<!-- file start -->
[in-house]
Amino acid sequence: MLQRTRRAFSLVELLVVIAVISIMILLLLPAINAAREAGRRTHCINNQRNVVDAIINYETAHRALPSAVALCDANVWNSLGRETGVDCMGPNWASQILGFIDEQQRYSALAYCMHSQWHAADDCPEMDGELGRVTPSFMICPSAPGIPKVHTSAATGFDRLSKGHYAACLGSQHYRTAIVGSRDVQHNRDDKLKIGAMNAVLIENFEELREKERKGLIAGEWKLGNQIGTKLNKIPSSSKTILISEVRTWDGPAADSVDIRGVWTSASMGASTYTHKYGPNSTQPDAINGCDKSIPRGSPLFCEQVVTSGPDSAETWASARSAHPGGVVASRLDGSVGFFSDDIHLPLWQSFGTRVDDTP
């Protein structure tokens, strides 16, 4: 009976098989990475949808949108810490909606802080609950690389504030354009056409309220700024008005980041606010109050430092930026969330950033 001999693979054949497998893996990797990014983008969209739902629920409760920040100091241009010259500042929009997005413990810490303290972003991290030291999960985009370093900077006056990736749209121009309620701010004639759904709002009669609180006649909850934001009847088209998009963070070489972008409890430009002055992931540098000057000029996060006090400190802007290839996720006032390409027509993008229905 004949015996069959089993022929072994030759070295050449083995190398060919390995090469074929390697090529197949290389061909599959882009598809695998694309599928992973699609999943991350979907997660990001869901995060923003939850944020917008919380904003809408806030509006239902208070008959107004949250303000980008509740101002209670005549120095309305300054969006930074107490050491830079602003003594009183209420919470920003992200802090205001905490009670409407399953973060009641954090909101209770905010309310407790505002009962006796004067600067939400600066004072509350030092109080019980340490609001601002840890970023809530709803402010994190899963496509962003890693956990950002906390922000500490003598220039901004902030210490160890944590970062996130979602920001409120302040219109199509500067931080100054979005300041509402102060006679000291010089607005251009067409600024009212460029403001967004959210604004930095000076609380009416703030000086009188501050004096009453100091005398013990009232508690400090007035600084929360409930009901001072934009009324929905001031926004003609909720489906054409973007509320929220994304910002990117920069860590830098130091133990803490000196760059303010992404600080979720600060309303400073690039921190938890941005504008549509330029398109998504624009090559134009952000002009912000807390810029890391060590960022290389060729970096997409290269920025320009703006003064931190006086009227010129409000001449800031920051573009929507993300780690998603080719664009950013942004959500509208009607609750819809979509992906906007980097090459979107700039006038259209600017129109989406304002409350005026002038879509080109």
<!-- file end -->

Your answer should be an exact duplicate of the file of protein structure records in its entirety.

[in-house]
Amino acid sequence: MLQRTRRAFSLVELLVVIAVISIMILLLLPAINAAREAGRRTHCINNQRNVVDAIINYETAHRALPSAVALCDANVWNSLGRETGVDCMGPNWASQILGFIDEQQRYSALAYCMHSQWHAADDCPEMDGELGRVTPSFMICPSAPGIPKVHTSAATGFDRLSKGHYAACLGSQHYRTAIVGSRDVQHNRDDKLKIGAMNAVLIENFEELREKERKGLIAGEWKLGNQIGTKLNKIPSSSKTILISEVRTWDGPAADSVDIRGVWTSASMGASTYTHKYGPNSTQPDAINGCDKSIPRGSPLFCEQVVTSGPDSAETWASARSAHPGGVVASRLDGSVGFFSDDIHLPLWQSFGTRVDDTP
């Protein structure tokens, strides 16, 4: 009976098989990475949808949108810490909606802080609950690389504030354009056409309220700024008005980041606010109050430092930026969330950033 001999693979054949497998893996990797990014983008969209739902629920409760920040100091241009010259500042929009997005413990810490303290972003991290030291999960985009370093900077006056990736749209121009309620701010004639759904709002009669609180006649909850934001009847088209998009963070070489972008409890430009002055992931540098000057000029996060006090400190802007290839996720006032390409027509993008229905 004949015996069959089993022929072994030759070295050449083995190398060919390995090469074929390697090529197949290389061909599959882009598809695998694309599928992973699609999943991350979907997660990001869901995060923003939850944020917008919380904003809408806030509006239902208070008959107004949250303000980008509740101002209670005549120095309305300054969006930074107490050491830079602003003594009183209420919470920003992200802090205001905490009670409407399953973060009641954090909101209770905010309310407790505002009962006796004067600067939400600066004072509350030092109080019980340490609001601002840890970023809530709803402010994190899963496509962003890693956990950002906390922000500490003598220039901004902030210490160890944590970062996130979602920001409120302040219109199509500067931080100054979005300041509402102060006679000291010089607005251009067409600024009212460029403001967004959210604004930095000076609380009416703030000086009188501050004096009453100091005398013990009232508690400090007035600084929360409930009901001072934009009324929905001031926004003609909720489906054409973007509320929220994304910002990117920069860590830098130091133990803490000196760059303010992404600080979720600060309303400073690039921190938890941005504008549509330029398109998504624009090559134009952000002009912000807390810029890391060590960022290389060729970096997409290269920025320009703006003064931190006086009227010129409000001449800031920051573009929507993300780690998603080719664009950013942004959500509208009607609750819809979509992906906007980097090459979107700039006038259209600017129109989406304002409350005026002038879509080109």